Energy Transition Hydrogen and Electricity Reoptimisation (ETHER) Model


IRENA has developed a global power system model that charts the hourly operation of the power system in all G20 countries and all regions of the world, including production and trade of hydrogen. The model is aligned with IRENA’s World Energy Transitions Outlook and is presented in more detail in the outlook’s 2022 edition. Insights into flexibility are gathered using an optimisation model and fed into IRENA’s 1.5°C Scenario, validating and further elaborating on how a fully decarbonised power system could emerge in every region of the world by 2050.

typical power operation dispatch
Figure 1 – Typical power operation dispatch containing conventional generators and demand modulation like battery charging/discharging, hydrogen production with electrolysers and smart charging of electric vehicles (V1G)

IRENA has also developed innovative visualisations of the modelling results to highlight the potential implications for policy makers of a power system with a very high renewable share and smart electrification.

Electric vehicle smart charging for each hour of the day
Figure 2 - Electric vehicle smart charging for each hour of the day

Electrolysers are one alternative to provide flexibility to the power system. At the same time, electrolysers allow coupling the power sector with the rest of the energy system. The conversion from electricity to hydrogen unlocks new possibilities to satisfy final energy demand by directly using the hydrogen (i.e. in fuel cells) or further converting it to derivatives like chemicals, steel, or synthetic fuels. This conversion also enables a more cost-effective transport over long distances and large quantities. This means low-cost renewable energy can be transported to large demand centres at a lower cost than electricity.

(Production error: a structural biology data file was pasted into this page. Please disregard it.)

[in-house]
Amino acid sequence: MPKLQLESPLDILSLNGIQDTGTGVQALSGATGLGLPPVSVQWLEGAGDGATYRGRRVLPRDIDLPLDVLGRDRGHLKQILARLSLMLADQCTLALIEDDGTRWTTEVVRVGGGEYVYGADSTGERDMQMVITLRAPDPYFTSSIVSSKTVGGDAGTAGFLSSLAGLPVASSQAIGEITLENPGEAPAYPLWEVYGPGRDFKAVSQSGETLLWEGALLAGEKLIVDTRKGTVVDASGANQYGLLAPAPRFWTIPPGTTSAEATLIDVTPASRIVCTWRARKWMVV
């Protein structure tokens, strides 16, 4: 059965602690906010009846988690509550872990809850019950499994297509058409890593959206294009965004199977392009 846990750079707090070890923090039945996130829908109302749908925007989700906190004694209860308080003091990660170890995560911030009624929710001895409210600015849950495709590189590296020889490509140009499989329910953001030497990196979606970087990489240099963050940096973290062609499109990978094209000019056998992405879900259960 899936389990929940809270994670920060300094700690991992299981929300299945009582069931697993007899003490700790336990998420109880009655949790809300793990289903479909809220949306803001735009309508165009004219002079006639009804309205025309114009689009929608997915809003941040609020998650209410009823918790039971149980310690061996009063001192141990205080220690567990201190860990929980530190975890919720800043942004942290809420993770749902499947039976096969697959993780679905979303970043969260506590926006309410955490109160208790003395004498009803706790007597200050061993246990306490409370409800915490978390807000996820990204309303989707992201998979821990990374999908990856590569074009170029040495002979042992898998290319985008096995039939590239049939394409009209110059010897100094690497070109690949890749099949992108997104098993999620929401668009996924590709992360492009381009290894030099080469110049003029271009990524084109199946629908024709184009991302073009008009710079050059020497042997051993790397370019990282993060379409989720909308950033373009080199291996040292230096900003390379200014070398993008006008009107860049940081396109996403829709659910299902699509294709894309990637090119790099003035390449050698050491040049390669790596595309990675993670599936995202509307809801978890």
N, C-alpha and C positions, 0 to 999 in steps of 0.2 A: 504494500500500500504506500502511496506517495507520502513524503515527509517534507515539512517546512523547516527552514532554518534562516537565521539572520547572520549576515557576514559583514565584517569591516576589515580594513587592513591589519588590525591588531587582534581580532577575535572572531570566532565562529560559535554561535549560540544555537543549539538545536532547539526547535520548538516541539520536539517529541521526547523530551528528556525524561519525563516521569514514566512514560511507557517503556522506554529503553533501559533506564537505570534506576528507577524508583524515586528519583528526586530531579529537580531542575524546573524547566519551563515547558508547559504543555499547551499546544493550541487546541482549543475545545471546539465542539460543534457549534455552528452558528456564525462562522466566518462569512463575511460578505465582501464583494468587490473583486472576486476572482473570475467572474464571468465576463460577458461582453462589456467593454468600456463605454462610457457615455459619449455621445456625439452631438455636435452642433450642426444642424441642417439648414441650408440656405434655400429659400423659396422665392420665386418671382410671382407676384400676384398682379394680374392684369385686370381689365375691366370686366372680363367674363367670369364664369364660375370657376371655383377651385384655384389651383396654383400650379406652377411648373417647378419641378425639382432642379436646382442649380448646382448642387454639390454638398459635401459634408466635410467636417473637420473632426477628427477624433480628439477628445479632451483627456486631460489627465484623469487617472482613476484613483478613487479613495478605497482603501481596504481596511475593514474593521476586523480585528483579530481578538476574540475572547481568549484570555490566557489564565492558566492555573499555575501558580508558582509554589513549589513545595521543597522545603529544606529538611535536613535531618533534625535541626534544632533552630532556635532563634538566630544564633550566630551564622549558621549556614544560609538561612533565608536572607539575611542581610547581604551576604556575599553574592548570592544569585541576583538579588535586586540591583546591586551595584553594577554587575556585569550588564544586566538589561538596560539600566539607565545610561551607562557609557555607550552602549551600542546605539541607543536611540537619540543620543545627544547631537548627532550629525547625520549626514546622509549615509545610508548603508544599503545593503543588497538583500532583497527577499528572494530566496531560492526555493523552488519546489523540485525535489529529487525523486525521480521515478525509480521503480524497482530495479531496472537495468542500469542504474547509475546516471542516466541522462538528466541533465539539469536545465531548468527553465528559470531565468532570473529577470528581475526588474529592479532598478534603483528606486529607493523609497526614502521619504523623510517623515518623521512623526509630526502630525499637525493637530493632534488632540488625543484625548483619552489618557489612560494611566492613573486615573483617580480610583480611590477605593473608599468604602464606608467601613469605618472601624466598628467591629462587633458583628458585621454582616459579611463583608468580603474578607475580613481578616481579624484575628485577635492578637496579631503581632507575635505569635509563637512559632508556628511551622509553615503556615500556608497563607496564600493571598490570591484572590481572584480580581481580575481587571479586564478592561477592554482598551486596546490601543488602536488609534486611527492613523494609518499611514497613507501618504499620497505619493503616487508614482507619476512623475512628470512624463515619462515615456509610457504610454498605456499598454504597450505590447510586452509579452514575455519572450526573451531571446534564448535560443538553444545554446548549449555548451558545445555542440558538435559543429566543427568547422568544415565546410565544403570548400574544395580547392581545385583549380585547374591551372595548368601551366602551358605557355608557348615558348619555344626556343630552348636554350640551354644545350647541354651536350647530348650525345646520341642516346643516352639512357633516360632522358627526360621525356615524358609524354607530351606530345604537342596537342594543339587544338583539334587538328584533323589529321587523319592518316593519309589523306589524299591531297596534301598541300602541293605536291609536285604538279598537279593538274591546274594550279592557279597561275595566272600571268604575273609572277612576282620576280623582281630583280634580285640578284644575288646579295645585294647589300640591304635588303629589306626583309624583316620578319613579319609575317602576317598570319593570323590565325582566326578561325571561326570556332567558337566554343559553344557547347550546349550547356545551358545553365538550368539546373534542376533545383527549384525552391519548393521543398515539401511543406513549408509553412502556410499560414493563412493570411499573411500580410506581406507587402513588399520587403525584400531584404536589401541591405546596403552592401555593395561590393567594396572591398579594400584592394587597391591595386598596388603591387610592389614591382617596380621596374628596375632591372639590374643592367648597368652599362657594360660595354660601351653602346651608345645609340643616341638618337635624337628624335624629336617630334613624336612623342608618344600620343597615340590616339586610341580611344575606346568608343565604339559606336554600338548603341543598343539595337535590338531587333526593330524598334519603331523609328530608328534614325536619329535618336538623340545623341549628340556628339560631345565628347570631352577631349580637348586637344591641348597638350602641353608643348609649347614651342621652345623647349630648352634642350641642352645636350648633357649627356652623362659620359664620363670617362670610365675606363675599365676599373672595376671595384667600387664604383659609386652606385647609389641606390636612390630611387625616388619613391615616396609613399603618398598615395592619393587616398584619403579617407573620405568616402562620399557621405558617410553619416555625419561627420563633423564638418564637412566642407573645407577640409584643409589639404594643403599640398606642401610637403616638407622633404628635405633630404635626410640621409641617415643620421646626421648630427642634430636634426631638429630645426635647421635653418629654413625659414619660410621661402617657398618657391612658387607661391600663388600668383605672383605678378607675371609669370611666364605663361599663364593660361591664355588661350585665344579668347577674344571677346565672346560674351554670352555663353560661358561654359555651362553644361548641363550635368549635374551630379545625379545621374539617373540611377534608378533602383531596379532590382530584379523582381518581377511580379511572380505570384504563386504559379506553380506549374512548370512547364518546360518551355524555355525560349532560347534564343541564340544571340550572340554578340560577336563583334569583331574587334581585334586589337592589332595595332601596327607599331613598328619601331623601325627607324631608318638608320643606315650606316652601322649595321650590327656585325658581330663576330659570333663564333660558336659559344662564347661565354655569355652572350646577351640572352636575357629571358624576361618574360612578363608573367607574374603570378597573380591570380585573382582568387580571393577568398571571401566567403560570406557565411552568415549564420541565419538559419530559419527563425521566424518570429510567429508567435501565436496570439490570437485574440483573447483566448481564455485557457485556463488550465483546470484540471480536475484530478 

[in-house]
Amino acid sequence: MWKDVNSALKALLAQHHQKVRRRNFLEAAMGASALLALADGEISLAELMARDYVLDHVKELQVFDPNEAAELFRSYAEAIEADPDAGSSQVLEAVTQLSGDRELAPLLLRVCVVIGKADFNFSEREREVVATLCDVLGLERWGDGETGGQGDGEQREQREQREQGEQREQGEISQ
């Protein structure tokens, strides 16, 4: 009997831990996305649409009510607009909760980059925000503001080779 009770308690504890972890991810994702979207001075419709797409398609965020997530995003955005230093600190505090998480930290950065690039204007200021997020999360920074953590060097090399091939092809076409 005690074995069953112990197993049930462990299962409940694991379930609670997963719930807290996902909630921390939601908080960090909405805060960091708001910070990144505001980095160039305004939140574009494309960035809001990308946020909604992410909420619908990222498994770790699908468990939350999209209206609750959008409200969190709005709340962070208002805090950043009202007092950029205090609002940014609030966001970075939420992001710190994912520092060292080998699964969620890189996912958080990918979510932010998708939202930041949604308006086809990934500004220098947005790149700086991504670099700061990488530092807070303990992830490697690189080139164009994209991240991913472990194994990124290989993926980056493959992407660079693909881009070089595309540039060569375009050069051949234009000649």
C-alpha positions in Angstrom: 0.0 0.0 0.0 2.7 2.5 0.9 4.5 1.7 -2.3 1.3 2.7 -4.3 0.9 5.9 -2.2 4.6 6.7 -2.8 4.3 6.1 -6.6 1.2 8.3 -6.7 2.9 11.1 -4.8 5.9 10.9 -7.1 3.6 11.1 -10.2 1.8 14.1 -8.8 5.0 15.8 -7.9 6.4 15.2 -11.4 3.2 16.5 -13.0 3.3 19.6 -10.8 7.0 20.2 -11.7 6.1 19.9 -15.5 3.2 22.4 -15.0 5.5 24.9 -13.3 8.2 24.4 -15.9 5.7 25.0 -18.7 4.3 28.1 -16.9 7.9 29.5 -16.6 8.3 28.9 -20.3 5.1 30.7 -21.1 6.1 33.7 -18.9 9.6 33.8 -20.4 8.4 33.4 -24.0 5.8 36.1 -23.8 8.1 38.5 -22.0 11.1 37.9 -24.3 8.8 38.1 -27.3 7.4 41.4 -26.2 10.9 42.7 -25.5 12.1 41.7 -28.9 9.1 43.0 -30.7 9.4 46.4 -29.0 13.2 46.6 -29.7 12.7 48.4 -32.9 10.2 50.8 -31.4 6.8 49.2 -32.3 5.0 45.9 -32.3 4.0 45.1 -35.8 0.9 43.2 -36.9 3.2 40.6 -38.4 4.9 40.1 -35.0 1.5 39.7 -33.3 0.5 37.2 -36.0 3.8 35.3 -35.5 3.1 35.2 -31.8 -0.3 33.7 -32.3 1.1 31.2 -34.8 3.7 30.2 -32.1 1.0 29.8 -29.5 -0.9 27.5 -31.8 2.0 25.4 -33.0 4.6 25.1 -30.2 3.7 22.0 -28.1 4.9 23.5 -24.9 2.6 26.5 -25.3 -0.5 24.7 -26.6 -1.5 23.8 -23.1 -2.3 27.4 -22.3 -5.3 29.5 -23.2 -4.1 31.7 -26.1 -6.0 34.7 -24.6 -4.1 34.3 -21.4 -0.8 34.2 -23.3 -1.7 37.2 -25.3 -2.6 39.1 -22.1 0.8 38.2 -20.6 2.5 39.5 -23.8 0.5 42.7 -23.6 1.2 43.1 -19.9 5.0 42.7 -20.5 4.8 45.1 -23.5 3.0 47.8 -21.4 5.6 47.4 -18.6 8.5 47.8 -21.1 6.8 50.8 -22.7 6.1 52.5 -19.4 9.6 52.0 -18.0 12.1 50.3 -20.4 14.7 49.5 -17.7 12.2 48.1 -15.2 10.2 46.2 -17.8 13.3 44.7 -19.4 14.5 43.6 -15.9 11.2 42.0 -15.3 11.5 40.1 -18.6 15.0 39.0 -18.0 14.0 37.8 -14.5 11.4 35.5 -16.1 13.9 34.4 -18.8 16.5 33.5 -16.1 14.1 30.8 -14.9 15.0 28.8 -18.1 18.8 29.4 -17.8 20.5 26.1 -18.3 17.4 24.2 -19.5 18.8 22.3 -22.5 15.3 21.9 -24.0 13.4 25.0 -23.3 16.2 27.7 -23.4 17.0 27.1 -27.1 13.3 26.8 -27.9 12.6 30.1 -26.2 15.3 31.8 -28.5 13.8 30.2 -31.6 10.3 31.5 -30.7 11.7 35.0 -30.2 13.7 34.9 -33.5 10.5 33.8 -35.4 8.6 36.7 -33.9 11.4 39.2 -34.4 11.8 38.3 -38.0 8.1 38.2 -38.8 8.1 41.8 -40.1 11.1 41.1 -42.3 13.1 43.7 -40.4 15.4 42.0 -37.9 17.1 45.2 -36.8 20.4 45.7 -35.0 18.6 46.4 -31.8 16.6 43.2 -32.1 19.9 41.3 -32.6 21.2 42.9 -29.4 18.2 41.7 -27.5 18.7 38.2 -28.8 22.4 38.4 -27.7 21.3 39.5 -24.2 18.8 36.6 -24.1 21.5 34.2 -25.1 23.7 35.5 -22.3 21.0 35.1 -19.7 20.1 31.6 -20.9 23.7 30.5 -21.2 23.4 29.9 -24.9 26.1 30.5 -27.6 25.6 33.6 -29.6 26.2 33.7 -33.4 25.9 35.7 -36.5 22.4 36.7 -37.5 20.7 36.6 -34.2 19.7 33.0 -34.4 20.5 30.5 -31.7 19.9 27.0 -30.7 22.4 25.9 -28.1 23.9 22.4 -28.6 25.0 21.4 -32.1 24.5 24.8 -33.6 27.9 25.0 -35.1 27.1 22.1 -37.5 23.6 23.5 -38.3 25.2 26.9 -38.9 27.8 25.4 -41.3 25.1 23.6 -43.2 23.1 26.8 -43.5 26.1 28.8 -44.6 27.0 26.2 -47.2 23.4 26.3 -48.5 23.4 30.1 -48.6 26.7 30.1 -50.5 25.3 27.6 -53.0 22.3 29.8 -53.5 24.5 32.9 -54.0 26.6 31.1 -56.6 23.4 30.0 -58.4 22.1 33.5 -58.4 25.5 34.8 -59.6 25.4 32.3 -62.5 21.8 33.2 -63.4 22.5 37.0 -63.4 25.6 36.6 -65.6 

By 2050 hydrogen could be an essential component of the global energy system. In IRENA’s 1.5°C Scenario, by 2050 about a quarter of all the hydrogen produced could be globally traded, with about equal shares transported by pipeline and ammonia ships. Pure hydrogen is expected to be transported mainly using existing natural gas networks repurposed to carry hydrogen. They represent the cheapest option for transporting pure hydrogen where they exist.

For longer distances and places without existing natural gas infrastructure, ammonia ships become the most attractive option. In the model, 80% of the shipped ammonia is not reconverted back to hydrogen but instead used directly as chemical feedstock or as fuel in the maritime sector. Transport by ship represents a relatively small component of the ammonia supply cost, so longer distances can be covered without significantly increasing the total delivered cost. The most cost- and energy-intensive step is the reconversion back to hydrogen, which can be avoided by using the ammonia directly rather than as a hydrogen carrier.

Global hydrogen trade map in 2050 under optimistic technology assumptions

global hydrogen trade map
For assumptions see (IRENA, 2022c)

The global volume of hydrogen trade by pipeline would be relatively small compared with today’s natural gas trade; by 2050, it would be about a third more than current natural gas imports to Europe. Repurposing a fraction of today’s network would therefore be enough to supply future needs. Using existing infrastructure is essential for future trade. It is also the most promising option for avoiding stranded natural gas assets and enabling low-cost regional trade of pure hydrogen. In contrast, ammonia trade would reach almost 25 times its current level and require significant ramping up.